Overall fish stocks in EU waters have not been in a good shape for the last 20 years or so. Today 88% of the EU fish stocks are overfished - compared with an average of 25% globally. The EU has continuously tried to reform (particularly in 1992/93 and 2002/03) or incrementally adapt the legal framework of the Common Fisheries Policy (CFP) to solve the problems, which include a substantial overcapacity in the fleet, but these efforts have - as evidenced by the numbers - been insufficient. Lately the Commission of the European Communities has acknowledged that even the latest reform in 2002/03 - to which high hopes were attached - has, in effect, been unable to reverse the trend to the extent necessary; for 2008 the total allowable catches (commonly referred to as TACs) for 49% of EU stocks were set above the scientific advice, which seems to indicate that the negative trend may very well continue to dominate. The next reform of the CFP is scheduled for 2012/13.
The research conducted under this project, as well as the conclusions arrived at, is expected to be broadly relevant to the actors and institutions active in the policy process leading up to the upcoming reform of the CFP in 2012/13. Regionalisation, multi-level governance and the eco-system approach to fisheries management, which can be seen as three key concepts of this project, are all of immediate relevance for the discussion on the upcoming reform, as well. In this way it is the hope and expectation that the project can contribute to the political task of finding an appropriate governance structure for fisheries management in the EU beyond 2012. The continued failure to set up an appropriate governance structure for fisheries management is one of the main explanations for the underperformance of European fisheries management compared to similar management systems in comparable settings around the globe.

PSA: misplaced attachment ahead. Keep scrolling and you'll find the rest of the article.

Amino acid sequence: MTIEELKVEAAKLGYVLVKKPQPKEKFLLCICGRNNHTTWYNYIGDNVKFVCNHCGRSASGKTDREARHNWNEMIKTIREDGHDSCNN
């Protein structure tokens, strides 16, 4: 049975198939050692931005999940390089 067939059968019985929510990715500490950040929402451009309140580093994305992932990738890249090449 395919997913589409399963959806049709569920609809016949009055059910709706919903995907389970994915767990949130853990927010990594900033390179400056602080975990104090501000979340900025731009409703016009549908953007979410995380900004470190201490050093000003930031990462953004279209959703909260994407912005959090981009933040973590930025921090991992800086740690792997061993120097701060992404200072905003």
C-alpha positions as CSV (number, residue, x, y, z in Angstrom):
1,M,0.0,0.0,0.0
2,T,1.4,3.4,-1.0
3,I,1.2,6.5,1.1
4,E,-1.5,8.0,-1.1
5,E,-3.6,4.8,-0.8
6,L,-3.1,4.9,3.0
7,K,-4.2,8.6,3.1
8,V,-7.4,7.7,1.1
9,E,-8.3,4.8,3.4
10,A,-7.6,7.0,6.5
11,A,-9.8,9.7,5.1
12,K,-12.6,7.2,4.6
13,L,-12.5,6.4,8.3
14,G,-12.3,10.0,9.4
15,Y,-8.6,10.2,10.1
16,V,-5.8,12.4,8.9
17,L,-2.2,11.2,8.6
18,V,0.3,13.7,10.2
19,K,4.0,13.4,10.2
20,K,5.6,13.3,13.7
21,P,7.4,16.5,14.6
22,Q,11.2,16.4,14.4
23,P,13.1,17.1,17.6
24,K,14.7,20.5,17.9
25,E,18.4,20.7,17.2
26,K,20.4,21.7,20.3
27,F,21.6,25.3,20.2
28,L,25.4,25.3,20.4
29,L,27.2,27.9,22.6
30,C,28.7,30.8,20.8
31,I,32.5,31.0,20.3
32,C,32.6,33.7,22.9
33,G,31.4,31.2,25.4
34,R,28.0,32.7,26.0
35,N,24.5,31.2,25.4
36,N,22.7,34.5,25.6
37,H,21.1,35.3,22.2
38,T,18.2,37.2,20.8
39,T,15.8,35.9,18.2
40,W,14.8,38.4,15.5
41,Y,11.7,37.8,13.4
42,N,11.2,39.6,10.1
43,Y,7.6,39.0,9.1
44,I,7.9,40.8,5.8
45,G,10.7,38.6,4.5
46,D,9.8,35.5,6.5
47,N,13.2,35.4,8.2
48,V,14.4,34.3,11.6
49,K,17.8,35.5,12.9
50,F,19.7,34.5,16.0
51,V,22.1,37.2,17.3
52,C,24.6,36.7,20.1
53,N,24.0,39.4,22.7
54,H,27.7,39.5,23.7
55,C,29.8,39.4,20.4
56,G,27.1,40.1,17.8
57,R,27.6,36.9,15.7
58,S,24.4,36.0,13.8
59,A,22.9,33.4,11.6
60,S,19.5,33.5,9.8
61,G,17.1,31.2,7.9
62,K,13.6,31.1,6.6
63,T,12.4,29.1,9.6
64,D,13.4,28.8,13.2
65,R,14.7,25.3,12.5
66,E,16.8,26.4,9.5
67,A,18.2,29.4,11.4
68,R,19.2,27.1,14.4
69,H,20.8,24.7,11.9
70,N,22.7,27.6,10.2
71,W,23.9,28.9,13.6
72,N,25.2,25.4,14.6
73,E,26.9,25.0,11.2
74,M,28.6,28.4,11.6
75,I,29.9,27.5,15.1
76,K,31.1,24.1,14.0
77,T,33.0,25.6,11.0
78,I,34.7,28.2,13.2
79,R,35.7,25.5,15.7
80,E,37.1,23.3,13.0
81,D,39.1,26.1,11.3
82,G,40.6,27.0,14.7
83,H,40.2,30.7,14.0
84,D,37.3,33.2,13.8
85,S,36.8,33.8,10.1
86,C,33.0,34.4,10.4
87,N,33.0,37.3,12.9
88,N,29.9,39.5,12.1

Methodologically, the project will focus on the regional level as the neglected and necessary level of governance in EU fisheries management. The project will look at the perspectives and limitations of developing the regional level as a significant policy/management level in the governance structure. At the same time the project will explore the implications of regionalisation on the other relevant levels, particularly the EU and the member state level, as well as look into the political acceptability of regionalisation at the other levels and how political acceptance might be fostered.
Consequently, this project aims to contribute directly to the discussions related to an ongoing policy process, which will per definition be concluded in 2012 only one year after this project ends. The project could as such not be any timelier.
|Periode||01/11/08 → 31/10/11|